"I just wish these guys the best of luck, because you know what? We have a chance to be really, really special," he says.
With his newfound "free" time, Porcher can devote more resources to his many business interests in Detroit: co-owner of "Seldom Blues," a jazz supper club located in the Renaissance Center; co-founder of the Detroit Football Classic, a fledgling event which captures the true essence of historically black college football; and a board member of the Super Bowl XL Host Committee, a Detroit-based organization that oversees the day-to-day activities for the city hosting the Super Bowl in February 2006.
Also, Porcher and his wife, Kimberly, are tireless fundraisers for cancer research, on behalf of the University of Michigan Comprehensive Cancer Center.
And when he can catch his breath from all that, the father of three has plans on touring the world, especially a lengthy visit to Africa. "I'm just closing a chapter in a life. This is not the end for me," Porcher says. "And I'm OK with that."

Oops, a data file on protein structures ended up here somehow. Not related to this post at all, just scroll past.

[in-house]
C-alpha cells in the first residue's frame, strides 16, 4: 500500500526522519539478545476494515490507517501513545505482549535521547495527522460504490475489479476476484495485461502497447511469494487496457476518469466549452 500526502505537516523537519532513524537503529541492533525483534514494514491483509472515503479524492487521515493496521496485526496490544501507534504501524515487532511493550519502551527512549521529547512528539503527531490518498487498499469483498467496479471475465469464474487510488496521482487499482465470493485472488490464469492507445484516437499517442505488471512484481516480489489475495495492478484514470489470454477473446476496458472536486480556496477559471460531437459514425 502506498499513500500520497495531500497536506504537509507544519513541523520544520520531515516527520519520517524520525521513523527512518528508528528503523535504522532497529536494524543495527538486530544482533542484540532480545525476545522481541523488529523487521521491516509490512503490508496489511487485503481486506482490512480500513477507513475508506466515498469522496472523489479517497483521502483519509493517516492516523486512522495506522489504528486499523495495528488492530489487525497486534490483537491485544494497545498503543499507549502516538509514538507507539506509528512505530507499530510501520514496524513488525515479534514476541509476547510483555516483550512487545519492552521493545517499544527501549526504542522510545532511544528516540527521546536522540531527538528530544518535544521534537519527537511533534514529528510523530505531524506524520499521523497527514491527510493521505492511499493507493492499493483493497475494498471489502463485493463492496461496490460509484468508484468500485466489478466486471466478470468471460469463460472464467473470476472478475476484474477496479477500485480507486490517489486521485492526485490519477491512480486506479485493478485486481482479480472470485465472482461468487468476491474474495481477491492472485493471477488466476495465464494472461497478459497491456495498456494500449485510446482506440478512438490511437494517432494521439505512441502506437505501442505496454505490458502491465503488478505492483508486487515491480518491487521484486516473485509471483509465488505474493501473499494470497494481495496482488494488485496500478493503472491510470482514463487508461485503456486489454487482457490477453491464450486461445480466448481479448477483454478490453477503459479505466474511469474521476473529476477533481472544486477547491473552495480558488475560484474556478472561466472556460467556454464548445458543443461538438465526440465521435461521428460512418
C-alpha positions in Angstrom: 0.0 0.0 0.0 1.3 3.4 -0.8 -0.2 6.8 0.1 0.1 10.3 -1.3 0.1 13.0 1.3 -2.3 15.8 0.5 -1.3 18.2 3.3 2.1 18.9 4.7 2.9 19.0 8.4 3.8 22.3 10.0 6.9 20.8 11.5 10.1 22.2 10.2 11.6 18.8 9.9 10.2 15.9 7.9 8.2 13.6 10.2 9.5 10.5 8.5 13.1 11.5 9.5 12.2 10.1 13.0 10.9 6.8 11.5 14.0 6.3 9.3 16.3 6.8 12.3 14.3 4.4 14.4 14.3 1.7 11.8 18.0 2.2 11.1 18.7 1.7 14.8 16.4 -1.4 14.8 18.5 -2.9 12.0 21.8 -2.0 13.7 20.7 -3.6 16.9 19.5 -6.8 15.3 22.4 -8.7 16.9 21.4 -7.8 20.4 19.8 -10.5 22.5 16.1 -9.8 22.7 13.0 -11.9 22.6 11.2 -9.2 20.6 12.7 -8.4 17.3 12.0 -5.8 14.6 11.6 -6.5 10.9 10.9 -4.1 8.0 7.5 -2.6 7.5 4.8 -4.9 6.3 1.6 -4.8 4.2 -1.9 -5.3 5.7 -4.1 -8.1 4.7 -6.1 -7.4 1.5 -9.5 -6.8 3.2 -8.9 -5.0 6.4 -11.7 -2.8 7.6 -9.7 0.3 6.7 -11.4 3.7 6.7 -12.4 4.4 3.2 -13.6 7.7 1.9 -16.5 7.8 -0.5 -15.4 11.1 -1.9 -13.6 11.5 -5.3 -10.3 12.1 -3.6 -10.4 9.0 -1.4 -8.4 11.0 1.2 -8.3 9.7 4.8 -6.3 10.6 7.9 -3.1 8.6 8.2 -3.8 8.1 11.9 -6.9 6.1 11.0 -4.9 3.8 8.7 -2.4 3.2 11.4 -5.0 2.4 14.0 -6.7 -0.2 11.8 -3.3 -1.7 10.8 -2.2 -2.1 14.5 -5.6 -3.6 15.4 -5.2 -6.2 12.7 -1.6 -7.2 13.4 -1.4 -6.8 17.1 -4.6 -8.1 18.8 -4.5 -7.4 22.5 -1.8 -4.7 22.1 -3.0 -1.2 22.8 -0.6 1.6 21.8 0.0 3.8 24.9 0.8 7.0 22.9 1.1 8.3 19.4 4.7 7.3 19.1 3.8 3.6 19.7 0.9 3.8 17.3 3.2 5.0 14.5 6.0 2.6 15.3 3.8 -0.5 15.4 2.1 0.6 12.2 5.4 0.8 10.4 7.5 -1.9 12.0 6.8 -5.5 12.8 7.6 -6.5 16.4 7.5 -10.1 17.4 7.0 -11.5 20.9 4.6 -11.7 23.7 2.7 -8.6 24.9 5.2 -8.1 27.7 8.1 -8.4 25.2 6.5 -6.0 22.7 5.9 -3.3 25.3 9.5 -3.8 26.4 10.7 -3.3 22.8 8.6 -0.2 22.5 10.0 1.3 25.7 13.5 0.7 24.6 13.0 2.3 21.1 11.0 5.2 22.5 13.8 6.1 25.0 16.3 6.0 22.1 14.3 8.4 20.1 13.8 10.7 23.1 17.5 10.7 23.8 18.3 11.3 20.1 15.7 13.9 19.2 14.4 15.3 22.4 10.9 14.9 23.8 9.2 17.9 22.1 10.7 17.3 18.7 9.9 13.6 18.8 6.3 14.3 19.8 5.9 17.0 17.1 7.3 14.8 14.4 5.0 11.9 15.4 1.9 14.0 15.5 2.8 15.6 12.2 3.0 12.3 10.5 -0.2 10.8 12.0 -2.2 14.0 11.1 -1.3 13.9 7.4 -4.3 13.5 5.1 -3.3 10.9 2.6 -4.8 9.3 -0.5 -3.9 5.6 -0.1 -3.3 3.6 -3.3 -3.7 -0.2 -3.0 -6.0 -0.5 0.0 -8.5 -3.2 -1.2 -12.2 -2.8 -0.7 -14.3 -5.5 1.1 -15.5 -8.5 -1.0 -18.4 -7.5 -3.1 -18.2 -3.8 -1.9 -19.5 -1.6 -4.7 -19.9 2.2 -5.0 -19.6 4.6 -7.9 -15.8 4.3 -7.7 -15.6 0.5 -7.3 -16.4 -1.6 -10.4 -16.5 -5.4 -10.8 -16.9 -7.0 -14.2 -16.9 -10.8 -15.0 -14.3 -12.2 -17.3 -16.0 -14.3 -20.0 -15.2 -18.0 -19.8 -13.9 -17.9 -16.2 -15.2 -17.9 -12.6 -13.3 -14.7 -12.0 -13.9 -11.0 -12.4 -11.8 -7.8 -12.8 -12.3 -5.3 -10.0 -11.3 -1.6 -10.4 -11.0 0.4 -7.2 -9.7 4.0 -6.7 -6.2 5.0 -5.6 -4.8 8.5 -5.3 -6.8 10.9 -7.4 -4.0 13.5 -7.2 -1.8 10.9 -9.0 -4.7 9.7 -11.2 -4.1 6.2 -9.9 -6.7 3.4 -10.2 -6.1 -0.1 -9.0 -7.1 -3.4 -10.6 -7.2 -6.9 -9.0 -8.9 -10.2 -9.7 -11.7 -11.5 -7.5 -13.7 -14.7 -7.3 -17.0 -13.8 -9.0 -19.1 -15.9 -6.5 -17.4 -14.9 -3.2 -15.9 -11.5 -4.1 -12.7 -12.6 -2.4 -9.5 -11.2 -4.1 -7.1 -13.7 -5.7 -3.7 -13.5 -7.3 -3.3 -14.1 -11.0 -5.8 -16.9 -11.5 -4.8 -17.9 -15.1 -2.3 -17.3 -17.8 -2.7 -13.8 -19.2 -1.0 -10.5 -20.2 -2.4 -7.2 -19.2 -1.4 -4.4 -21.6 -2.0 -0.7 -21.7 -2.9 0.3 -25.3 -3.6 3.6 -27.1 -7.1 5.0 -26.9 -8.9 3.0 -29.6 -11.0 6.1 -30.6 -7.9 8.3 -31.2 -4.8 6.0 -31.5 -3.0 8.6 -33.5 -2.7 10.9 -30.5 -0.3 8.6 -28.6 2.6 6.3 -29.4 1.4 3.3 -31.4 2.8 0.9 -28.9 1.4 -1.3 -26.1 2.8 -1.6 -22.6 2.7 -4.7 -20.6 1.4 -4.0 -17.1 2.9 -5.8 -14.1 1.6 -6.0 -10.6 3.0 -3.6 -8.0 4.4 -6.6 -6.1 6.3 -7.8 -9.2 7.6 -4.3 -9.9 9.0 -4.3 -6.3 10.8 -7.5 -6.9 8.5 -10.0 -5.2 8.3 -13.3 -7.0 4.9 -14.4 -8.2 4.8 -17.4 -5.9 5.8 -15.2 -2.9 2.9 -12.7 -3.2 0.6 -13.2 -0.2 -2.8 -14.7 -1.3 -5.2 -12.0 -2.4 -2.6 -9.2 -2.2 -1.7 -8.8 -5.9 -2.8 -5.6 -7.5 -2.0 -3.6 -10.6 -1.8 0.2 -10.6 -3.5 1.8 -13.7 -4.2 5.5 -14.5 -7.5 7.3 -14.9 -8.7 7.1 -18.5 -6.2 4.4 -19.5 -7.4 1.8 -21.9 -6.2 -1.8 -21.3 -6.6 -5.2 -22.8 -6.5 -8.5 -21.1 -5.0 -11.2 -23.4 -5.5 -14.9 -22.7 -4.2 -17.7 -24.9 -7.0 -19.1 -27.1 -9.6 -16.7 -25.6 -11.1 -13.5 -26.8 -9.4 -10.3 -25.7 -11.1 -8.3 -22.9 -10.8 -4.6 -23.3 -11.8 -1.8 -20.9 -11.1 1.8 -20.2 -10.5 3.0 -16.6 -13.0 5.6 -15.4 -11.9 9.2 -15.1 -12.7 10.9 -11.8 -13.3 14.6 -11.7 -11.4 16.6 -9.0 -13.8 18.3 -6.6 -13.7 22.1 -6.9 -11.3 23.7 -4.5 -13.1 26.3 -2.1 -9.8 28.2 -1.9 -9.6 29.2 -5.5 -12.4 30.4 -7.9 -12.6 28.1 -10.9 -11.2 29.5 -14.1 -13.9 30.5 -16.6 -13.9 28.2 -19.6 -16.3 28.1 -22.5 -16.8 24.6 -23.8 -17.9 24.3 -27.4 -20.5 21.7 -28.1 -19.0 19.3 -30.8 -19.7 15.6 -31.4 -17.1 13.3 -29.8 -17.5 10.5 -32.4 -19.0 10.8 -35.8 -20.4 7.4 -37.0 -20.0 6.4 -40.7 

On Dec. 26, the Lions will formally honor Porcher during the club's final home game versus Chicago.
Friday, October 22, 2004
Monday, September 27, 2004
Wednesday, September 15, 2004
Monday, September 06, 2004
Reggie Swinton, David Kircus, Stephen Trejo, Avon Cobourne, Andrew Battle, Michael Young.
Our preformance during the preseason was about the same as all the other teams in the NFL since all the teams were playing 2nd and 3rd team players to see who to cut and who not to cut. So lets see if we can't play better during the season and win us a new trophy this year. Go Lions!
Sunday, August 29, 2004
Saturday, August 21, 2004
Saturday, August 14, 2004
Wednesday, July 28, 2004
Date Opponent Time/Result
Aug. 14 Pittsburgh 7:30 p.m.
Aug. 21 at Cleveland 4:30 p.m.
Aug. 28 at Baltimore 8:00 p.m.
Sept. 2 Buffalo 8:00 p.m.
Date Opponent Result
Sept. 12 at Chicago 1:00 p.m.
Sept. 19 Houston 1:00 p.m.
Sept. 26 Philadelphia 1:00 p.m.
Oct. 3 Open Date
Oct. 10 at Atlanta 1:00 p.m.
Oct. 17 Green Bay 1:00 p.m.
Oct. 24 at New York Giants 1:00 p.m.
Oct. 31 at Dallas 1:00 p.m.
Nov. 7 Washington 1:00 p.m.
Nov. 14 at Jacksonville 1:00 p.m.
Nov. 21 at Minnesota 1:00 p.m.
Nov. 25 Indianapolis 12:30 p.m.
Dec. 5 Arizona 1:00 p.m.
Dec. 12 at Green Bay 1:00 p.m.
Dec. 19 Minnesota 1:00 p.m.
Dec. 26 Chicago 1:00 p.m.
Jan. 2 at Tennessee 1:00 p.m.
All times are Eastern